Erik Meijer goes into more detail in an OOPSLA paper called "Democratizing The Cloud" (pdf):
We pick the .NET Common Language Runtime (CLR) as our universal computation model. We prefer, of course, to use the already available CLR implementation on each respective tier: SQLCLR on the data-tier; regular CLR on the middle-tier; and Silverlight for Web-clients, or the regular CLR for desktop clients.
To split the program between client and server tiers, you flip a switch and add the "[RunAtOrigin()]" annotation in the source code to indicate which classes that you want to run on the server. Then just rebuild and poof, all the RPC/Web service stuff is taken care of for you. This is one area where Volta differentiates itself from GWT. In GWT, the client/server split is explicitly written into the code by the programmer. Another difference is that remote calls in Volta are synchronous by default but GWT's remote calls are asynchronous by default. Asynchronous calls require a little extra code to implement but result in a better experience for the user.
By setting another option you can have your Volta application cut trace records for later analysis in the WCF Service Trace Viewer Tool. This tool gives you an easy way to view, group, and filter traces so you can diagnose and repair issues in a multi-tier environment.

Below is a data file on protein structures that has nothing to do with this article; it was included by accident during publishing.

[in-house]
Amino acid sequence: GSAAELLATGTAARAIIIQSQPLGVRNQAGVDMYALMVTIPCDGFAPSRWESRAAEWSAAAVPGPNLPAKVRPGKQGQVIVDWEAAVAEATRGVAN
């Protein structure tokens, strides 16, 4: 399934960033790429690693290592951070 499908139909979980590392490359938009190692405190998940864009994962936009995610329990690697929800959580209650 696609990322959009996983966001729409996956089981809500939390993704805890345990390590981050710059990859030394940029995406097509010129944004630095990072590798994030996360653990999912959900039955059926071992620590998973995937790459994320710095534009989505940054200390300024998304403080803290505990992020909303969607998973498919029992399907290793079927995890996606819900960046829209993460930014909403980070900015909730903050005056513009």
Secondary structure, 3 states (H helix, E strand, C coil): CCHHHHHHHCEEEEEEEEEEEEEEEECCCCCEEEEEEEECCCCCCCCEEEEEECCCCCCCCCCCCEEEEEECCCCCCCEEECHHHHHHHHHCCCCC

Microsoft labels Volta as "experimental" at this point so there are a few rough edges. For example, every class used in your application will be a separate download from the server. This means currently you can expect Volta apps to be much slower than GWT apps, at least the first time you run them. When I tried the online WordWorm sample, Firefox 2 put up a dialog saying the script was unresponsive (see above). On Internet Explorer it worked but took over a minute to start up. According to Microsoft they plan to make this smarter in future versions.
Analysis If Volta had been released two years ago it would have been revolutionary. At this point, though, Microsoft is playing catch-up with Google and Adobe. Volta also sends a confusing message to .NET developers targeting the browser. Silverlight 1.1 is supposed to include a full .NET environment inside the browser for multiple platforms. Now with Volta you can get "the illusion of" the same thing without a plug-in. So why do you need Silverlight?
Another concern developers will have is Microsoft's commitment to browsers other than Internet Explorer. If, for example, a new browser or operating system came out that broke GWT, then the source code is available so you could fix it yourself if Google's GWT team wasn't fast enough. That's not an option with Volta.
The Volta technology preview is available for download now at Microsoft Live Labs. The current version supports Internet Explorer and Firefox only.